The Golden Legend: II. A Farm In The Odenwald
_Prince Henry (reading)._ One morning, all alone,
Out of his convent of gray stone,
Into the forest older, darker, grayer,
His lips moving as if in prayer,
His head sunken upon his breast
As in a dream of rest,
Walked the Monk Felix. All about
The broad, sweet sunshine lay without,
Filling the summer air;
And within the woodlands as he trod,
The twilight was like the Truce of God
With worldly woe and care;
Under him lay the golden moss;
And above him the boughs of hemlock-tree
Waved, and made the sign of the cross,
And whispered their Benedicites;
And from the ground
Rose an odor sweet and fragrant
Of the wild flowers and the vagrant
Vines that wandered,
Seeking the sunshine, round and round.
These he heeded not, but pondered
On the volume in his hand,
A volume of Saint Augustine;
Wherein he read of the unseen
Splendors of God's great town
In the unknown land,
And, with his eyes cast down
In humility, he said:
'I believe, O God,
What herein I have read,
But alas! I do not understand!'
And lo! he heard
The sudden singing of a bird,
A snow-white bird, that from a cloud
And among the branches brown
So sweet, and clear, and loud,
It seemed a thousand harp strings ringing.
And the Monk Felix closed his book,
And long, long,
With rapturous look,
He listened to the song,
And hardly breathed or stirred,
Until he saw, as in a vision,
The land Elysian,
And in the heavenly city heard
Fall on the golden flagging of the street.
And he would fain
Have caught the wondrous bird,
But strove in vain;
For it flew away, away,
Far over hill and dell,
And instead of its sweet singing
He heard the convent bell
Suddenly in the silence ringing
For the service of noonday.
And he retraced
His pathway homeward sadly and in haste.
'Years!' said a voice close by.
It was an aged monk who spoke,
From a bench of oak
Fastened against the wall;--
He was the oldest monk of all.
For a whole century
Had he been there,
Serving God in prayer,
The meekest and humblest of his creatures.
He remembered well the features
Of Felix, and he said,
Speaking distinct and slow:
'One hundred years ago,
When I was a novice in this place,
There was here a monk, full of God's grace,
Who bore the name
Of Felix, and this man must be the same.'
They brought forth to the light of day
A volume old and brown,
A huge tome, bound
With brass and wild-boar's hide,
Therein were written down
The names of all who had died
In the convent, since it was edified.
And there they found,
Just as the old monk said,
That on a certain day and date,
One hundred years before,
Had gone forth from the convent gate
The Monk Felix, and never more
Had entered that sacred door.
He had been counted among the dead!
And they knew, at last,
That, such had been the power
Of that celestial and immortal song,
A hundred years had passed,
And had not seemed so long
As a single hour!
_Elsie._ And at midnight,
As she lay upon her bed,
She heard a voice
Call to her from the garden,
And, looking forth from her window,
She saw a beautiful youth
Standing among the flowers.
It was the Lord Jesus;
And she went down to him,
And opened the door for him;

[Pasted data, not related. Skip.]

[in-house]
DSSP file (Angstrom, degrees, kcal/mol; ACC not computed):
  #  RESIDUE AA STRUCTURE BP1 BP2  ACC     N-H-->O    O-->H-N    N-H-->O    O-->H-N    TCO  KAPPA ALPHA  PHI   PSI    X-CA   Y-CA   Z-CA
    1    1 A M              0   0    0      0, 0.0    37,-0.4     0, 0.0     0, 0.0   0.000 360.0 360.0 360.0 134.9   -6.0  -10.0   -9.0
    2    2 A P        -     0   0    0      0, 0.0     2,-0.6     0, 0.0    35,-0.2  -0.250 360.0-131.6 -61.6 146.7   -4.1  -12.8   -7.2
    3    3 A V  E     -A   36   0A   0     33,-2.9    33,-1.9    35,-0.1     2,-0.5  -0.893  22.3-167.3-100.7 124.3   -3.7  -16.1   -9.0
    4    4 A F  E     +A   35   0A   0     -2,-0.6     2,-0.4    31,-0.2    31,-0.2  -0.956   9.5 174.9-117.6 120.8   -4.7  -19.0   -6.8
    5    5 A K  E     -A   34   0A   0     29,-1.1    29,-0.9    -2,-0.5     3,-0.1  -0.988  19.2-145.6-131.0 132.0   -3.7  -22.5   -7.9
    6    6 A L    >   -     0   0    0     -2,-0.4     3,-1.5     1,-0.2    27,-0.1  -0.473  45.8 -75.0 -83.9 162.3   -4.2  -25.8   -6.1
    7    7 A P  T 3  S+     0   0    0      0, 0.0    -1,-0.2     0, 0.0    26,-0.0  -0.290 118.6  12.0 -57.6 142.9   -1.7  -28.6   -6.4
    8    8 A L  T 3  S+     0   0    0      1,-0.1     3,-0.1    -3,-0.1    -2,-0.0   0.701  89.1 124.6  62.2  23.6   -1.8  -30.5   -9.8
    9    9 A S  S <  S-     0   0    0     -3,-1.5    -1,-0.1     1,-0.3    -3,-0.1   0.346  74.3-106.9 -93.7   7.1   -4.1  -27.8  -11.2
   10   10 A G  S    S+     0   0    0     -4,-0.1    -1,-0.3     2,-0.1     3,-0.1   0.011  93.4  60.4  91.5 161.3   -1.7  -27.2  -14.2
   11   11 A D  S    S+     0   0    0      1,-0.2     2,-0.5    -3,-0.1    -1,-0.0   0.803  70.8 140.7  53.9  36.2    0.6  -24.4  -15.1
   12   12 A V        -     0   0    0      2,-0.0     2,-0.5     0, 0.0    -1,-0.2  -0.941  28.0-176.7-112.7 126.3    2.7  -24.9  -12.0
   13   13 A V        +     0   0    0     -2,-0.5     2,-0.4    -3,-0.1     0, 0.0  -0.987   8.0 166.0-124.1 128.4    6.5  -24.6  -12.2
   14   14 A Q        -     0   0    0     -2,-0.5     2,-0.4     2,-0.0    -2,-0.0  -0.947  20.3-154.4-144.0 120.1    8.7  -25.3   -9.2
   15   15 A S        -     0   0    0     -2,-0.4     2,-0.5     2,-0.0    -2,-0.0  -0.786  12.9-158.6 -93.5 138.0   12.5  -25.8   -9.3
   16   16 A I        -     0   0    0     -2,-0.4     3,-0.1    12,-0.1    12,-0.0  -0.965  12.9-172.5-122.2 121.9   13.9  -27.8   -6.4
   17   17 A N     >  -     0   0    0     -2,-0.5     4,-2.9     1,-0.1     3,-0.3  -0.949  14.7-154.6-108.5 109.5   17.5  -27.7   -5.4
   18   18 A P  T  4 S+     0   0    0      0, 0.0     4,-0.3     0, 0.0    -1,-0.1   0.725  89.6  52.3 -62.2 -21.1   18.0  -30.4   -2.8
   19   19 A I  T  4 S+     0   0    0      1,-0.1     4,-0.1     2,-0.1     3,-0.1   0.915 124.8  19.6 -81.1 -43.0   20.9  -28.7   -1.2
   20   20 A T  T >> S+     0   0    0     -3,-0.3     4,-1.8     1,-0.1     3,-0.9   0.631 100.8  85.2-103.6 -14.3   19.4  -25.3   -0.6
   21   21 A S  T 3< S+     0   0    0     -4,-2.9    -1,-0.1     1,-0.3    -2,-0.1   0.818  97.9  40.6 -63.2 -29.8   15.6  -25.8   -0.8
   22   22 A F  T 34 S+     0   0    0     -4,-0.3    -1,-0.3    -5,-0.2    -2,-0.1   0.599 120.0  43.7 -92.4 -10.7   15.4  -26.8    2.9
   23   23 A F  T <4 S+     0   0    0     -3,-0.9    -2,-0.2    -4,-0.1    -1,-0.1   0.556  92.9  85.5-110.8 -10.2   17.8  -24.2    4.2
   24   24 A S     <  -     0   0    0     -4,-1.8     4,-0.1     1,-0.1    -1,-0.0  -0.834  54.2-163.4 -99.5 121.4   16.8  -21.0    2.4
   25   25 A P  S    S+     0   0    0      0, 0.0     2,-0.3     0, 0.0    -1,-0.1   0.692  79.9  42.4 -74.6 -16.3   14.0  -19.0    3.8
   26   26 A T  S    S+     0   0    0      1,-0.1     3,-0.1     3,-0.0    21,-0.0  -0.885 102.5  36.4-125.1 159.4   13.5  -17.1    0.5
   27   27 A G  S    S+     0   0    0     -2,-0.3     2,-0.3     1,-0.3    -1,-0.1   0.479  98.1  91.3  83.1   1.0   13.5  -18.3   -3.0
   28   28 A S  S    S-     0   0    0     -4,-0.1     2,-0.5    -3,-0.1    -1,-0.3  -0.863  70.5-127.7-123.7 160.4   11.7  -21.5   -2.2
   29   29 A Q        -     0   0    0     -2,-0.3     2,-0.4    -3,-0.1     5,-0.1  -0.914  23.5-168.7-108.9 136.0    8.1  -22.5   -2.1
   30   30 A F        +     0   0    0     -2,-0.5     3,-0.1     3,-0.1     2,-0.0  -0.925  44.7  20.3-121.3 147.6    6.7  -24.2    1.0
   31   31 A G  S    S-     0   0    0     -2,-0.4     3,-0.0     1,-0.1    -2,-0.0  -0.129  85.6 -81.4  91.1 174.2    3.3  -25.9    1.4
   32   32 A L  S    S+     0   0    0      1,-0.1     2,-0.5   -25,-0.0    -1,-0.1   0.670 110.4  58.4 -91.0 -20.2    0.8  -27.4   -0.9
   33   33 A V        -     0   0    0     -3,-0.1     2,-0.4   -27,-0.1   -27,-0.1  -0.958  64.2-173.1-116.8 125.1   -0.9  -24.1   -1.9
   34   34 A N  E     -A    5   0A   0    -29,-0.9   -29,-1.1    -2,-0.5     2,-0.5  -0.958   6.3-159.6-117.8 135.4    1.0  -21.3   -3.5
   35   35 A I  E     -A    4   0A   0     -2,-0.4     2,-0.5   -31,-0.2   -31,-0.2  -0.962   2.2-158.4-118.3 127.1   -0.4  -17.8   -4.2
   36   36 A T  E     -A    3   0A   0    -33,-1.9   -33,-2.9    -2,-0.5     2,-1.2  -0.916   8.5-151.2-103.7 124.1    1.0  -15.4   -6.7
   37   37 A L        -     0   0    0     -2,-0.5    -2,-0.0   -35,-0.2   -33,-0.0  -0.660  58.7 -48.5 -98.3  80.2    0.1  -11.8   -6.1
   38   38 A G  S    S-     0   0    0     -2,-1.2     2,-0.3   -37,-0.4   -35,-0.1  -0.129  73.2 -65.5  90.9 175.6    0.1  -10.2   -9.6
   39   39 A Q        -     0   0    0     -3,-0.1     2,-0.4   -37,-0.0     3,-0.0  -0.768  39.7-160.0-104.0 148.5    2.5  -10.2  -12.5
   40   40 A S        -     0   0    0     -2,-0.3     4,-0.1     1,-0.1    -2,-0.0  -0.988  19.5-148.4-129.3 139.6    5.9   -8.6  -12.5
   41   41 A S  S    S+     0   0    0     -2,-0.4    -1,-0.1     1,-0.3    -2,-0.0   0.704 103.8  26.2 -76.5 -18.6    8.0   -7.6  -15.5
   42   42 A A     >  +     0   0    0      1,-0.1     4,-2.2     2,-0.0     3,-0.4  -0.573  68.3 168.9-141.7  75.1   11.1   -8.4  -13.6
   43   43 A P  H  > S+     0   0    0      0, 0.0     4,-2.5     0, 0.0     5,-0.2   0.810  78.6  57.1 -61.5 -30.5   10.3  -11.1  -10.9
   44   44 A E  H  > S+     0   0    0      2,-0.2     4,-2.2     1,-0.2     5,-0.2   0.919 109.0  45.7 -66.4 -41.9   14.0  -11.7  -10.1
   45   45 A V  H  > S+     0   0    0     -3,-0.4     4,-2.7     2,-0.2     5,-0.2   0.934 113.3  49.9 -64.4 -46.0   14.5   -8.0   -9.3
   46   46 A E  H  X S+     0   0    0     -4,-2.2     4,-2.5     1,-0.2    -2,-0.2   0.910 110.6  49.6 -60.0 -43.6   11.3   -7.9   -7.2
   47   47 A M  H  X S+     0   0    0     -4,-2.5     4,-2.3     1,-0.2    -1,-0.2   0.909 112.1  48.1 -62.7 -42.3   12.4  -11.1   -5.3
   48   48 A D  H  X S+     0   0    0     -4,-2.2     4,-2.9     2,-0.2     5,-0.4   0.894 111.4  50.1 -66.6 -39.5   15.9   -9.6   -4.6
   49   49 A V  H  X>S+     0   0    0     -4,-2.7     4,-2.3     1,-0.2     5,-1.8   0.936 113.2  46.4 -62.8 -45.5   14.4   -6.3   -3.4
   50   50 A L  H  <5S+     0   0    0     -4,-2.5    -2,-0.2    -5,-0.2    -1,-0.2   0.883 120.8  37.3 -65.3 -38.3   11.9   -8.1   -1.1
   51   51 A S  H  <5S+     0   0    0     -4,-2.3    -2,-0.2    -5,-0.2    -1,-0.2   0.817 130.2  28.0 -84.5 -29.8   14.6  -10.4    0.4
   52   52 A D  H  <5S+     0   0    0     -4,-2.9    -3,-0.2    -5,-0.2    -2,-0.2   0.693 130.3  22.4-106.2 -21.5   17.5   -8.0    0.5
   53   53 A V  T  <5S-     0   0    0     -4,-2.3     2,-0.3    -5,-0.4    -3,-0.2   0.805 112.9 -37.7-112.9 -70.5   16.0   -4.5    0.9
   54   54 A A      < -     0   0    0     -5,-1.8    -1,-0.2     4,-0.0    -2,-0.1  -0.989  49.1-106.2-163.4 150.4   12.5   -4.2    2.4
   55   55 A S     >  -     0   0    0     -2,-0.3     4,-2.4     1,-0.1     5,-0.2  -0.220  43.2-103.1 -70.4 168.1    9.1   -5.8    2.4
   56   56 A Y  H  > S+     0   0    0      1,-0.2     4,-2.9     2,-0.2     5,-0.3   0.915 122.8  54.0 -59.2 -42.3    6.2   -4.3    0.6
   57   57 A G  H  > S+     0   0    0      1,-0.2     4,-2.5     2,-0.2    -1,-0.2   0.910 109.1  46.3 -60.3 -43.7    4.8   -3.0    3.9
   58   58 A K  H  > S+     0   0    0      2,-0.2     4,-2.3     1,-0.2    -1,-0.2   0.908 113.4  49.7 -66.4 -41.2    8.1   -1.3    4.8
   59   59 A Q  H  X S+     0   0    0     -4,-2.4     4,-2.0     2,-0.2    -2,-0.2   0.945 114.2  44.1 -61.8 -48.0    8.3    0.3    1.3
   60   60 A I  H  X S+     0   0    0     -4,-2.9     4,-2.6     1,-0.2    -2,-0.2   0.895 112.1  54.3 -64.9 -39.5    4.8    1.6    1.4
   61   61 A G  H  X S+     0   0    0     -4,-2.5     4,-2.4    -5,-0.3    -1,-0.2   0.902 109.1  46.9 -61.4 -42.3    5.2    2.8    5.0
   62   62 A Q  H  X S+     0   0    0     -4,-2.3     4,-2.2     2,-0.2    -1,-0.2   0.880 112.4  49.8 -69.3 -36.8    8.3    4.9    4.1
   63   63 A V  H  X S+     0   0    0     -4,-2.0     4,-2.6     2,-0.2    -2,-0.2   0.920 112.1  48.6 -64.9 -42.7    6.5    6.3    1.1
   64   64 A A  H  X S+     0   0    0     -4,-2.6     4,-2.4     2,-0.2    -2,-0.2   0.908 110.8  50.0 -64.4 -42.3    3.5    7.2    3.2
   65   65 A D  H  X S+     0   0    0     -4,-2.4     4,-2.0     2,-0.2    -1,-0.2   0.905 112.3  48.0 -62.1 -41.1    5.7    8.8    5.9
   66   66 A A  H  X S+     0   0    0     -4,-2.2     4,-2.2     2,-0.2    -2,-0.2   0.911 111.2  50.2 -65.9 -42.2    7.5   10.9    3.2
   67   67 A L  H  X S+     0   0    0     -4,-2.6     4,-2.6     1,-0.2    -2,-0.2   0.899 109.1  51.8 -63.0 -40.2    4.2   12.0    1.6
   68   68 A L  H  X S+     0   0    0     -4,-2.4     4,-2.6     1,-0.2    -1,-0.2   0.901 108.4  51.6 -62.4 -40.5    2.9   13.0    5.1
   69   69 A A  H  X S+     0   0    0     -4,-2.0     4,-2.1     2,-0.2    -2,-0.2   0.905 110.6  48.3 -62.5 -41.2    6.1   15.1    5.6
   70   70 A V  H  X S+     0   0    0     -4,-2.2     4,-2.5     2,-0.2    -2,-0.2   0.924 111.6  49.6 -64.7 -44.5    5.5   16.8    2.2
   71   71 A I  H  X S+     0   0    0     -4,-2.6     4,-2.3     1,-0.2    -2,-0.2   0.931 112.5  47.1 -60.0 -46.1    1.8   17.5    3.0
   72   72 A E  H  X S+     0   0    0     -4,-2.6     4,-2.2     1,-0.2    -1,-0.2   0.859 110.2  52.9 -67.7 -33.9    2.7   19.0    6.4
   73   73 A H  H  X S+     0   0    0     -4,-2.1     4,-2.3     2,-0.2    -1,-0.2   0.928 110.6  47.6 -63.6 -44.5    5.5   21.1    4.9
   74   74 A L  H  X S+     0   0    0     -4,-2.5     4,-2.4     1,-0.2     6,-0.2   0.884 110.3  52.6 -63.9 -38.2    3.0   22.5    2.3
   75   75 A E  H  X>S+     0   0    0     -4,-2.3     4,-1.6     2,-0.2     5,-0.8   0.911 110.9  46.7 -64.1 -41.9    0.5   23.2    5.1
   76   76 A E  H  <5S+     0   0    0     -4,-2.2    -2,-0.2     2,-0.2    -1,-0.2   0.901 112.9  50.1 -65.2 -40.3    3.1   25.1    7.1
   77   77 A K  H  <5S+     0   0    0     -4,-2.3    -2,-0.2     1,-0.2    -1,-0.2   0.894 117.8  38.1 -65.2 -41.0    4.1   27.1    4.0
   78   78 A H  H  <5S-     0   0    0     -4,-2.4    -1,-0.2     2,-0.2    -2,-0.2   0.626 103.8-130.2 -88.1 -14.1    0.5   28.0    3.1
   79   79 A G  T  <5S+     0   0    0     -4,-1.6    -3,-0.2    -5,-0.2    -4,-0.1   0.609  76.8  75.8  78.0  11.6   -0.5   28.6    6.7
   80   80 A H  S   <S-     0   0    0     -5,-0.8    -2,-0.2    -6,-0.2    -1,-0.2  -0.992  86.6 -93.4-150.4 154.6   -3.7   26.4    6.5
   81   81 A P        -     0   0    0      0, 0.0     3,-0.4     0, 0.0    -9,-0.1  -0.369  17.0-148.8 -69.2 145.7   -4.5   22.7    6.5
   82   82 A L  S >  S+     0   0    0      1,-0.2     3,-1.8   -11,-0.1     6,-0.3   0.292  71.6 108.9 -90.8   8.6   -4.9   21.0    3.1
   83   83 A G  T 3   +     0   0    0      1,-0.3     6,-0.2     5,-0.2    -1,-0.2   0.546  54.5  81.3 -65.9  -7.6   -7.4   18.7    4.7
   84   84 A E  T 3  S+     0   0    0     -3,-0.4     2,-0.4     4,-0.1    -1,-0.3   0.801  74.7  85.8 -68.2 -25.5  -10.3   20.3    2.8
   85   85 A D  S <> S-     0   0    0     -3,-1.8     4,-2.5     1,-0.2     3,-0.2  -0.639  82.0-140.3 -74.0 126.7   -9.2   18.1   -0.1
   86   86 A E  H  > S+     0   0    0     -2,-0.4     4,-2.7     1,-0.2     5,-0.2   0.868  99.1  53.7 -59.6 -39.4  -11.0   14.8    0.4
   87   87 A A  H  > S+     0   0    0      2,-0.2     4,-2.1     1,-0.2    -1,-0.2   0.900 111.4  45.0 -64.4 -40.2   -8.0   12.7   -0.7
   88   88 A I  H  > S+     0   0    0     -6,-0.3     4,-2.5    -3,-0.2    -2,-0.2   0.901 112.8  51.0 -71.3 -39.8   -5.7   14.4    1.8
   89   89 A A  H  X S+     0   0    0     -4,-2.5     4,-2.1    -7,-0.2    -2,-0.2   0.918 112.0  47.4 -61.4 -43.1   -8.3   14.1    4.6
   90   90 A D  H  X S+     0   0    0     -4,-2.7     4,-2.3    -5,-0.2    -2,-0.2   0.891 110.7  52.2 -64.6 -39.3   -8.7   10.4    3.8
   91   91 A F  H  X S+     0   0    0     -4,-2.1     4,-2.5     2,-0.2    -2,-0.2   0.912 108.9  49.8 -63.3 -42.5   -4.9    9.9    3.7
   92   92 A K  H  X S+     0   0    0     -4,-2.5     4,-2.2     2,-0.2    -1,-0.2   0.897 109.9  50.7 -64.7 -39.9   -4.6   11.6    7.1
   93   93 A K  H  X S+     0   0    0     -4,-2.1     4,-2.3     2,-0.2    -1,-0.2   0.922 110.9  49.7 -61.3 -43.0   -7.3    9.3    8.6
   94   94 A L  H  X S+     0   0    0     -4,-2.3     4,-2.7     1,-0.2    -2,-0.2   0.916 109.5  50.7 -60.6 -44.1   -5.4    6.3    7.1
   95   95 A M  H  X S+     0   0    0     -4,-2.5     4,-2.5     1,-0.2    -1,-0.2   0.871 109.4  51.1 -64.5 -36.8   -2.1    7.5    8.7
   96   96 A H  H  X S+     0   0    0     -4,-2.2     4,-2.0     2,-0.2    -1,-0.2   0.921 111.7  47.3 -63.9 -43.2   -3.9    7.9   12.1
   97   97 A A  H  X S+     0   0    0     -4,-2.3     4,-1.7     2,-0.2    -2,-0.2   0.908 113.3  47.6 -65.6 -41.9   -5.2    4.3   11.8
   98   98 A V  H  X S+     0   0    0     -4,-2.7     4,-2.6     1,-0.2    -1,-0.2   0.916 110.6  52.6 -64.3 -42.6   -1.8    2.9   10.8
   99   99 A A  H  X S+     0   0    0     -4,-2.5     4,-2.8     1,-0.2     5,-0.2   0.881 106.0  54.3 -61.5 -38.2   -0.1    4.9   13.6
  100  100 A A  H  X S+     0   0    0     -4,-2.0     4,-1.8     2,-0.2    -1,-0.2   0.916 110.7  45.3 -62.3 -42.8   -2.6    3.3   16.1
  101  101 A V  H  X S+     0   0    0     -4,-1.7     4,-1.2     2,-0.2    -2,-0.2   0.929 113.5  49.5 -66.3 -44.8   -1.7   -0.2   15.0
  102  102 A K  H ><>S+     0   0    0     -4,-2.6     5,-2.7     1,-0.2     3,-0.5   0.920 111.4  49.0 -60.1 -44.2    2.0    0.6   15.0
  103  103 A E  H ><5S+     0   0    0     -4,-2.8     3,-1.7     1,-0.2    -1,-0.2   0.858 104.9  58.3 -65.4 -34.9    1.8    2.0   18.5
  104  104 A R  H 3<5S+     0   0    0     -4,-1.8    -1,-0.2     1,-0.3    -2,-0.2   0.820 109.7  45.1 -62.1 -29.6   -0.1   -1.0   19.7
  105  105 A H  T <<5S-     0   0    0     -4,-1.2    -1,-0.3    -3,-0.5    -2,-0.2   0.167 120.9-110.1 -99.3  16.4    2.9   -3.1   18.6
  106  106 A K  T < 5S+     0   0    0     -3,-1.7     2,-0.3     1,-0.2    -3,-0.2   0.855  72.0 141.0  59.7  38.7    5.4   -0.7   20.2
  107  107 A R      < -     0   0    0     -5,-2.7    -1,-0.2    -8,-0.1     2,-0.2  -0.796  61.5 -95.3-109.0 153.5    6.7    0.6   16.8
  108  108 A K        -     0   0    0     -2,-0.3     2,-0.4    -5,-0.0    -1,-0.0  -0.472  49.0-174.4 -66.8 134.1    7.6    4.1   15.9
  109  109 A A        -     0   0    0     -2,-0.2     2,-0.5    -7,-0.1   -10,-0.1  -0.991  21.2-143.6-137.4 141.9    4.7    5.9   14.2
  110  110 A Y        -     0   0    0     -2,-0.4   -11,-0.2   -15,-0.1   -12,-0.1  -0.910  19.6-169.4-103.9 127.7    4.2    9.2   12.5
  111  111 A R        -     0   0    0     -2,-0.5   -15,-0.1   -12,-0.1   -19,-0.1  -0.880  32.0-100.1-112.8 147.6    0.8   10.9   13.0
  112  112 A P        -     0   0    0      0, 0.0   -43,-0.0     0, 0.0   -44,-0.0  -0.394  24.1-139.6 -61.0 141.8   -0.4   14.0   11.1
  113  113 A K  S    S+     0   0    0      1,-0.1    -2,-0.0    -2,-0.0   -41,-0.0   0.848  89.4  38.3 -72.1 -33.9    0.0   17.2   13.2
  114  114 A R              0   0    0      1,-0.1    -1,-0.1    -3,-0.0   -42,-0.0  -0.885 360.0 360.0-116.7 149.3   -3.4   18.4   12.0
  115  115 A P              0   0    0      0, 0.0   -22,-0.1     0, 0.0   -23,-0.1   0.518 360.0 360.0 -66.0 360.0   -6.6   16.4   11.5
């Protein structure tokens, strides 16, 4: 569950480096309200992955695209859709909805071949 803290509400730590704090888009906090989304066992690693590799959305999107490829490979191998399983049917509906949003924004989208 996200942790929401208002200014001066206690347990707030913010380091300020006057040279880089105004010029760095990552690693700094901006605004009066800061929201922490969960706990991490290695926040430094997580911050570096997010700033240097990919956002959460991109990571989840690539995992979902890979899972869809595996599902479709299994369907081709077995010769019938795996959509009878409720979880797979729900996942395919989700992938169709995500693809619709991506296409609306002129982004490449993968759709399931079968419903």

And he said to her, 'O maiden!
Thou hast thought of me with love,
And for thy sake
Out of my Father's kingdom
Have I come hither:
I am the Master of the Flowers.
My garden is in Paradise,
And if thou wilt go with me,
Thy bridal garland
Shall be of bright red flowers.'
And then he took from his finger
A golden ring,
And asked the Sultan's daughter
If she would be his bride.
And when she answered him with love,
His wounds began to bleed,
And she said to him,
'O Love! how red thy heart is,
And thy hands are full of roses,'
'For thy sake,' answered he,
'For thy sake is my heart so red,
For thee I bring these roses.
I gathered them at the cross
Whereon I died for thee!
Come, for my Father calls.
Thou art my elected bride!'
And the Sultan's daughter
Followed him to his Father's garden.
If my feeble prayer can reach thee,
O my Saviour, I beseech thee,
Even as thou hast died for me,
Let me follow where thou leadest,
Let me, bleeding as thou bleedest,
Die, if dying I may give
Life to one who asks to live,
And more nearly,
Dying thus, resemble thee!
_Elsie._ 'T is the cessation of our breath.
Silent and motionless we lie;
And no one knoweth more than this.
I saw our little Gertrude die,
She left off breathing, and no more
I smoothed the pillow beneath her head.
She was more beautiful than before.
Like violets faded were her eyes;
By this we knew that she was dead.
Through the open window looked the skies
Into the chamber where she lay,
And the wind was like the sound of wings,
As if angels came to bear her away.
Ah! when I saw and felt these things,
I found it difficult to stay;
I longed to die, as she had died,
And go forth with her, side by side.
The Saints are dead, the Martyrs dead,
And Mary, and our Lord, and I
Would follow in humility
The way by them illumined!
O blessed Lord! how much I need
Thy light to guide me on my way!
So many hands, that, without heed,
Still touch thy wounds, and make them bleed!
So many feet, that, day by day,
Still wander from thy fold astray!
Unless thou fill me with thy light,
I cannot lead thy flock aright;
Nor, without thy support, can bear
The burden of so great a care,
But am myself a castaway!
The day is drawing to its close;
And what good deeds, since first it rose,
Have I presented, Lord, to thee,
As offerings of my ministry?
What wrong repressed, what right maintained
What struggle passed, what victory gained,
What good attempted and attained?
Feeble, at best, is my endeavor!
I see, but cannot reach, the height
That lies forever in the light,
And yet forever and forever,
When seeming just within my grasp,
I feel my feeble hands unclasp,
And sink discouraged into night!
For thine own purpose, thou hast sent
The strife and the discouragement!
This is the Black Pater-noster.
God was my foster,
He fostered me
Under the book of the Palm-tree!
St. Michael was my dame.
He was born at Bethlehem,
He was made of flesh and blood.
God send me my right food,
My right food, and shelter too,
That I may to yon kirk go,
To read upon yon sweet book
Which the mighty God of heaven shook.
Open, open, hell's gates!
Shut, shut, heaven's gates!
All the devils in the air
The stronger be, that hear the Black Prayer!
What a darksome and dismal place!